The distribution area of Common Vetch (Vicia sativa L.)

Object description Download GIS-layers


The GIS-expert: N.V. Terekhina

Date of creation:




Accuracy of map:

Map was created using a map of the gardens of the USSR to the scale of 1: 20,000,000.

The projection:

"Alber's Equal Area Conic for Russia", 9, 1001, 7, 100, 0, 44, 68, 0, 0.

Basic contents:

Map is a vector file consisting of polygons and points. Points represent recorded locations of the species; polygons represent area of possible distribution of the species.

Accuracy of classifier:

Polygons are based on literature sources, political boundaries and ecological descriptions. Point data were obtained from literature sources and herbarium specimens. Polygons are based on literature sources, herbarium samples, and field surveys by the author.

Method of map production:

Historical agricultural statistics were reviewed at the regional level. The Former Soviet Union had 16 regions. The boundaries from the 1:4000000 map of arable lands (Koroljeva et al., 2003) were used to further refine crop distribution. The area map was created based on the following sources: Koroljeva et al. (2003), Tulupnikov (1960), and State list (1994, 2004). The polygon area covers almost the entire arable territory of the former USSR, as this species can grow everywhere, excluding drought lands, according to the following sources: Leokene (1964), Vehov (1978), and Rapiev (1988). Species is most widely distributed in the Volga region; in the Ural, Northwestern, Central, and Voga-Viatka regions; in Ukraine, Lithuania and Belorussia (Kukresh, 1989, 1991). Small amounts of Common Vetch are cultivated in the Arkhangelsk region, the Republic of Komi, Kazakhstan, and Middle Asia according to Rep.ev & Stankevich (1999) and Mishurova (1999). These areas are marked by points. The author also consulted with T.G. Aleksandrova, the Vetch collection specialist in the Department of Genetic Resources of Leguminous Plants at the VIR.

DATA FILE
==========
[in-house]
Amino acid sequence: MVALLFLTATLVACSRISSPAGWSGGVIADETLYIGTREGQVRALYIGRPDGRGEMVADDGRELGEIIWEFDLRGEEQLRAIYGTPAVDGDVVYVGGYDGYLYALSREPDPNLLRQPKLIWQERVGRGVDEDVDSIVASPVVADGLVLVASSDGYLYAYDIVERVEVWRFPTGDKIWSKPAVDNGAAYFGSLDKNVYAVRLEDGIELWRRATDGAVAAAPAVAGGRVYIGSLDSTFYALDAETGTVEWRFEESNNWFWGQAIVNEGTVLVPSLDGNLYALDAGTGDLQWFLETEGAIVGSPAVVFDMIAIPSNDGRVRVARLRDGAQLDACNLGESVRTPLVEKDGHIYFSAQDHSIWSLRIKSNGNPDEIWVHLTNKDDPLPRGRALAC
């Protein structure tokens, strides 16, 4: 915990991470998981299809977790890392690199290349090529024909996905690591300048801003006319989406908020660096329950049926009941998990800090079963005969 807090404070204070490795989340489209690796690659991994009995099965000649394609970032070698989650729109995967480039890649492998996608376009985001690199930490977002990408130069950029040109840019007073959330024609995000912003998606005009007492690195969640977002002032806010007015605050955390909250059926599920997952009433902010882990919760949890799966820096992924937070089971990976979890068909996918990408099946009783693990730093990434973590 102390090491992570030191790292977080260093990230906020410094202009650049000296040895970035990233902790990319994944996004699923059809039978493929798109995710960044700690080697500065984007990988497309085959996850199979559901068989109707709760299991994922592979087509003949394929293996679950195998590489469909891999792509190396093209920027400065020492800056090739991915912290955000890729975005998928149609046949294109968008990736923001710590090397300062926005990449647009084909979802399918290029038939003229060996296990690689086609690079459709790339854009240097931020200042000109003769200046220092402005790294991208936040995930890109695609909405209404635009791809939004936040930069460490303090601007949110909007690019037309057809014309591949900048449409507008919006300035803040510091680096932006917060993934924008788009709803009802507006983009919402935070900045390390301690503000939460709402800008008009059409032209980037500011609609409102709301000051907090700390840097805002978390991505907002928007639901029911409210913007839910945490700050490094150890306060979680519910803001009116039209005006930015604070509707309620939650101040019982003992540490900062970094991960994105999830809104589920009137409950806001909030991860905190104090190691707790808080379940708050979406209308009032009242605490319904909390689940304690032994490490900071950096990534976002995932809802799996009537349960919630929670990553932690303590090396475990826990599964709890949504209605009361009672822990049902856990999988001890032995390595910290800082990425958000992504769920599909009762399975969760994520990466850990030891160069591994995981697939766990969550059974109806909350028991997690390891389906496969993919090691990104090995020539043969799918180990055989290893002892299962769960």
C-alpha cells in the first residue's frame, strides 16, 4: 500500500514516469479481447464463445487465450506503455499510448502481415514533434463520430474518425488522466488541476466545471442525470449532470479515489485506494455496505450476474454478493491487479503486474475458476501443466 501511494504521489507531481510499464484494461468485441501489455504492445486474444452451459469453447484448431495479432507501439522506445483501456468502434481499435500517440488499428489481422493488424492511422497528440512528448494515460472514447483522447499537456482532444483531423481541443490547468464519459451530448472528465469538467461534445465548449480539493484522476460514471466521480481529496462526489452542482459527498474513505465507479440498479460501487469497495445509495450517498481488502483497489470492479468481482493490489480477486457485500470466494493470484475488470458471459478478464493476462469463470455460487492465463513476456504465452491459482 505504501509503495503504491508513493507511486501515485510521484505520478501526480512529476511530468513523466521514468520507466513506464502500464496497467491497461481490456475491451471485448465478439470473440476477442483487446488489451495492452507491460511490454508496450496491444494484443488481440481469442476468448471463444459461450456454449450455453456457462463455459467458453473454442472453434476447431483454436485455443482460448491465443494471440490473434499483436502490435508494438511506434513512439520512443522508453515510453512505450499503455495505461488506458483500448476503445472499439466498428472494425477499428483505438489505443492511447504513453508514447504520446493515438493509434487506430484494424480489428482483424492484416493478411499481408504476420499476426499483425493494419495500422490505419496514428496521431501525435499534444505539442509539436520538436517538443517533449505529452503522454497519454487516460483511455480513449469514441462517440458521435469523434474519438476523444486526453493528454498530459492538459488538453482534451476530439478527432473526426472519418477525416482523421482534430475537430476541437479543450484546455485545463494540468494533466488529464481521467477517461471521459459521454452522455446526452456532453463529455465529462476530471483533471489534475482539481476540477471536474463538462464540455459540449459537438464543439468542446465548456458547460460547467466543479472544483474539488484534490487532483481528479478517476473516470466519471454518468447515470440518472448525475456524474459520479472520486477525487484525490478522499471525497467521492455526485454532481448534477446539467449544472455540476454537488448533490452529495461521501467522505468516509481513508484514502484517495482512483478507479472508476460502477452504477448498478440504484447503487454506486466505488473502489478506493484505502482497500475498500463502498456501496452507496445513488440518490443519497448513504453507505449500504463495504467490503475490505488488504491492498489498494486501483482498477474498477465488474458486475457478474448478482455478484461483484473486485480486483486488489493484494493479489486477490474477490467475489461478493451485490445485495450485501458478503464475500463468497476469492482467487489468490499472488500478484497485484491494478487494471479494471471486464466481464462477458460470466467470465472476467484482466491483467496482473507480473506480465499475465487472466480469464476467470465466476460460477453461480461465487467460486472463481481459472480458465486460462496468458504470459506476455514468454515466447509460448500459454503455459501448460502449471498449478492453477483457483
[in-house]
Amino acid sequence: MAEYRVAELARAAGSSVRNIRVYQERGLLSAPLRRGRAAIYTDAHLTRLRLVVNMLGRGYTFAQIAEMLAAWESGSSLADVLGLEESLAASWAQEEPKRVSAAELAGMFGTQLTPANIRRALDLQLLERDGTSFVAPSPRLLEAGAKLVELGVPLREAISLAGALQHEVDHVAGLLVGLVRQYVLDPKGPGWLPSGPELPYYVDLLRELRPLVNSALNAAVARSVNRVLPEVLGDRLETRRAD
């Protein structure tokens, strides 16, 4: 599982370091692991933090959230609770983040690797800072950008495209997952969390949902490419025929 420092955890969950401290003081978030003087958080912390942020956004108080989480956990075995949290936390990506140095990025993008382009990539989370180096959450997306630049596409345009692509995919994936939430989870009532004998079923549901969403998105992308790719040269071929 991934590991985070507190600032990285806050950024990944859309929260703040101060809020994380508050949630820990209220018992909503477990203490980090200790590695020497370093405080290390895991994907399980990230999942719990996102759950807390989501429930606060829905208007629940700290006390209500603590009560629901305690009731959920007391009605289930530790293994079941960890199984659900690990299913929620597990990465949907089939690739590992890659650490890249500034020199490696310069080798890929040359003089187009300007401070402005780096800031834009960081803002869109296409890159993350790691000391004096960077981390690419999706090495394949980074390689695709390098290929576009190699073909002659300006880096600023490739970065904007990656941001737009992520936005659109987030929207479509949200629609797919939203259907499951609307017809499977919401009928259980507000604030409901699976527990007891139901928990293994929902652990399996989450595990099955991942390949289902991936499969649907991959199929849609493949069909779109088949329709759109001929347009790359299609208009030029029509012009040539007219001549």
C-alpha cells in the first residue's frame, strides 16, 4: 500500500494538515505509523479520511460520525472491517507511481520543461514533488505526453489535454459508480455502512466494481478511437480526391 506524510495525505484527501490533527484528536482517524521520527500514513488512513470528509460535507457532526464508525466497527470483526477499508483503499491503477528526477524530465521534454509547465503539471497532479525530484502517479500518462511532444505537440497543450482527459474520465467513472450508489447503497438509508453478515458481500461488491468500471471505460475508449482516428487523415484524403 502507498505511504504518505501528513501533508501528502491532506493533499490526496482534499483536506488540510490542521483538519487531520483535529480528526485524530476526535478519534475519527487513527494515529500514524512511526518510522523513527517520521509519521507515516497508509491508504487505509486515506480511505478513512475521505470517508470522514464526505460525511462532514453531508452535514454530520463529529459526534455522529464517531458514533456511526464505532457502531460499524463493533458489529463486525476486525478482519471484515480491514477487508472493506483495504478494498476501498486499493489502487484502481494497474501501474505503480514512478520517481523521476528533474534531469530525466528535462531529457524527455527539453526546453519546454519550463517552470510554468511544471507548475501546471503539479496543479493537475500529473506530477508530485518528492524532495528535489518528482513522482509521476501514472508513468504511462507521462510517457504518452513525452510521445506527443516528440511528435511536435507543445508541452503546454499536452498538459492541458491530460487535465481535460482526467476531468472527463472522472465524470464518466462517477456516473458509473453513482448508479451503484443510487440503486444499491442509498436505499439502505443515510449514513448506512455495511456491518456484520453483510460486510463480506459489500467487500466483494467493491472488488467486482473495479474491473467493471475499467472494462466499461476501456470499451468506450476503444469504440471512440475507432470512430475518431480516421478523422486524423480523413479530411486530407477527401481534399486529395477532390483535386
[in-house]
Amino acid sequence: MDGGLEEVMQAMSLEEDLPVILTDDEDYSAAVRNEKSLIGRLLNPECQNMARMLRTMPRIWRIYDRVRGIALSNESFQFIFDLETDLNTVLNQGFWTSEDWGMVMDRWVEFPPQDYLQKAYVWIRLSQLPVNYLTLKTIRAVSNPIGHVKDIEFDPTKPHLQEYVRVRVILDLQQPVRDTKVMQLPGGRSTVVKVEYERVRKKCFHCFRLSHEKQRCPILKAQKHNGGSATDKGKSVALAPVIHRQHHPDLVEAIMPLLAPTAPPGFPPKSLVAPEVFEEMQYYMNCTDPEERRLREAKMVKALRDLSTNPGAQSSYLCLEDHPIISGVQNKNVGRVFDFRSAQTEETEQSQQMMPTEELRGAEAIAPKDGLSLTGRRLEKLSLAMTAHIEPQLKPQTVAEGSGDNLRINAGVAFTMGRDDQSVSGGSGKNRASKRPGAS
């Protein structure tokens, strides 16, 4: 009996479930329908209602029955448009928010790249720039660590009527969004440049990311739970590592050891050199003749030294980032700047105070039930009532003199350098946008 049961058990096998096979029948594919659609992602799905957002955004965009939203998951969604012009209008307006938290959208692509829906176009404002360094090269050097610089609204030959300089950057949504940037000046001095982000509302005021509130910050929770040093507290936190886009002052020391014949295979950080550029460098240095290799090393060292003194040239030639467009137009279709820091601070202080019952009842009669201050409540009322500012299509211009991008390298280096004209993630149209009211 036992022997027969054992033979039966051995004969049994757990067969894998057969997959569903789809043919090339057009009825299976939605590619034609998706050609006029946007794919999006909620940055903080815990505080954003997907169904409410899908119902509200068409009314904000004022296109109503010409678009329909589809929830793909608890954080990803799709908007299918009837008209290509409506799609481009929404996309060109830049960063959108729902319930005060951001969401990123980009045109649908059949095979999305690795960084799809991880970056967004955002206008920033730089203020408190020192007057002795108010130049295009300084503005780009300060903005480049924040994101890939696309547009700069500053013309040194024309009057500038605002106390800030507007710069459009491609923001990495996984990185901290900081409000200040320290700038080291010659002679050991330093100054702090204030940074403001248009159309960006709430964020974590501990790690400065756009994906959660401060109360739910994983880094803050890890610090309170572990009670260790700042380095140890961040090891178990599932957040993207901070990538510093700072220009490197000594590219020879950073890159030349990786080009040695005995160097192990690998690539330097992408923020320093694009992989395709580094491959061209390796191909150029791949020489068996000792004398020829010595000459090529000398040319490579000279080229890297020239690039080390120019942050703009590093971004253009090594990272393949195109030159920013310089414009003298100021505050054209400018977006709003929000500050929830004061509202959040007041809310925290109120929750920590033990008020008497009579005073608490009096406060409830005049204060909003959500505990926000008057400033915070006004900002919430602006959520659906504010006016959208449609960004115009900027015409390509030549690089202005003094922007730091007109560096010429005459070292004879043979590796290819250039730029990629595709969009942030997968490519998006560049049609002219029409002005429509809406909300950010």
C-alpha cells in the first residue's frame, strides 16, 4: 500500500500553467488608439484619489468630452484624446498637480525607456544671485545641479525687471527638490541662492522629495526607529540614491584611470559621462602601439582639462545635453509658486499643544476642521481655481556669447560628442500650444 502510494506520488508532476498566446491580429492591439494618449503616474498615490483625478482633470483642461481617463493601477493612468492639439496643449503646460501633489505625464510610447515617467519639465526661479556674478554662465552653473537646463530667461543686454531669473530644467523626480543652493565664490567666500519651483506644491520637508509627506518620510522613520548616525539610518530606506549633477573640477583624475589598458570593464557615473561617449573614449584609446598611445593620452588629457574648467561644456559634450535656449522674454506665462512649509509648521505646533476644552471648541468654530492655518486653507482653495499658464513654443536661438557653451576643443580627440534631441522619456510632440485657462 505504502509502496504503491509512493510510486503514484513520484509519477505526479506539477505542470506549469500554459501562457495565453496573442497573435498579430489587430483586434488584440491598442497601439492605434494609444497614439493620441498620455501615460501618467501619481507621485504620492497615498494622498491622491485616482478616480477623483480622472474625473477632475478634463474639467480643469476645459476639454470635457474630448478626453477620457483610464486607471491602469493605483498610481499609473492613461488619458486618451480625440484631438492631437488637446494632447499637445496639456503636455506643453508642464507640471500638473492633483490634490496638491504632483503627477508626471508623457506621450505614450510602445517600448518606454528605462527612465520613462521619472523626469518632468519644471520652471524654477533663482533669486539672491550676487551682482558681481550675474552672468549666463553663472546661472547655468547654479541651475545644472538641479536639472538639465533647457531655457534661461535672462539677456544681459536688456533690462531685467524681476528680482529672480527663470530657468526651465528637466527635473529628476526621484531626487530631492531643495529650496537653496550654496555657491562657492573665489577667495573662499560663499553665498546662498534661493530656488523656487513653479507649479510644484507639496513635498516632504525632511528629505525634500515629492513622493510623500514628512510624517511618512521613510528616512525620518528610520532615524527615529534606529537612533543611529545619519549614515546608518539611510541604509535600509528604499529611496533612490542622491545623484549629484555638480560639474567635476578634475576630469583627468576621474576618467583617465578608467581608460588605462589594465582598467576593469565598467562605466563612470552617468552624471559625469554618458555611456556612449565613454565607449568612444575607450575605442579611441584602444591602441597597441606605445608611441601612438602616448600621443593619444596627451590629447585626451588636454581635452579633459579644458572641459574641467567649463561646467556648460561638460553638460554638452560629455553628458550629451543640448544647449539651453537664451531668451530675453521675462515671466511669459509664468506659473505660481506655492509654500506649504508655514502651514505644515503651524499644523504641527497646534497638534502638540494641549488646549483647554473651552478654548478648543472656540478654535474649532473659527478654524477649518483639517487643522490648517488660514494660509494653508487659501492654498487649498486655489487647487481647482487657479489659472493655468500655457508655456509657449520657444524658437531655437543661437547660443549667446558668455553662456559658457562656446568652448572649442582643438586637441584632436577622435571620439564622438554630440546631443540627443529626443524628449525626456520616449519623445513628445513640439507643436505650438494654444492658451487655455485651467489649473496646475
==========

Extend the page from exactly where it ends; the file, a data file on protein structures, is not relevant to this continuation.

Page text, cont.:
Reference citations:

Catalogue of zoning grades of agriculture species (without potato, vegetables and melon cultures). 1965. Moscow.
Goncharov, P.L., Goncharova, A.V., Vasjakin, N.I. 1989. Common vetch. Novosibirsk.
Koroljeva, I.E., Vilchevskaya, E.V., Ruhovich, D.I. 2003. Digital Arable Land Map. Laboratory of Soil Information of the Dokuchaev Soil Institute, Moscow, Russia [Based on: Yanvareva LF. (ed.), Martynjuk KN., Kisileva NM. 1989. Map of Land Use, Faculty of Geography, Moscow State University, Moscow, Russia.].
Kukresh, L.V. 1991. Common vetch. Biology and cultigenesis. Minsk.
Kukresh, L.V. 1989. Vetch. Moscow.
Leokene, L.V. 1964. Common and winter vetch. Leningrad.
Mishurova, V.P., Volkova, G.A., Portnjagina, N.V. 1999. Introduction of useful plants in podzone of middle taiga Respublic Komi. V. I. St. Petersburg.
Rep'ev, S.I. 1988. Intensification of vetch production. Leningrad.
Rep.ev, S.I., Stankevich, A.K. 1999. Cultural flora. V. 4, Part 2. In: Rep.ev, S.I., ed. Vetch. St. Petersburg. 58-59, 351-366 p.
State List of Selection Achievements, Admitted to Use. 1994. Moscow.
State List of Selection Achievements, Admitted to Use. 2004. Moscow.
Tulupnikov, A.I., ed. 1960. Agricultural Atlas of USSR. Moscow.
Vehov, V.N., Gubanov I.A., Lebedeva, G.F. 1978. Cultural plants of the USSR. Moscow.

Right and copyright:

Copyright on this map and its description belongs to the author.
© Terekhina N.V.
Photo copyright belongs to T.G. Aleksandrova.

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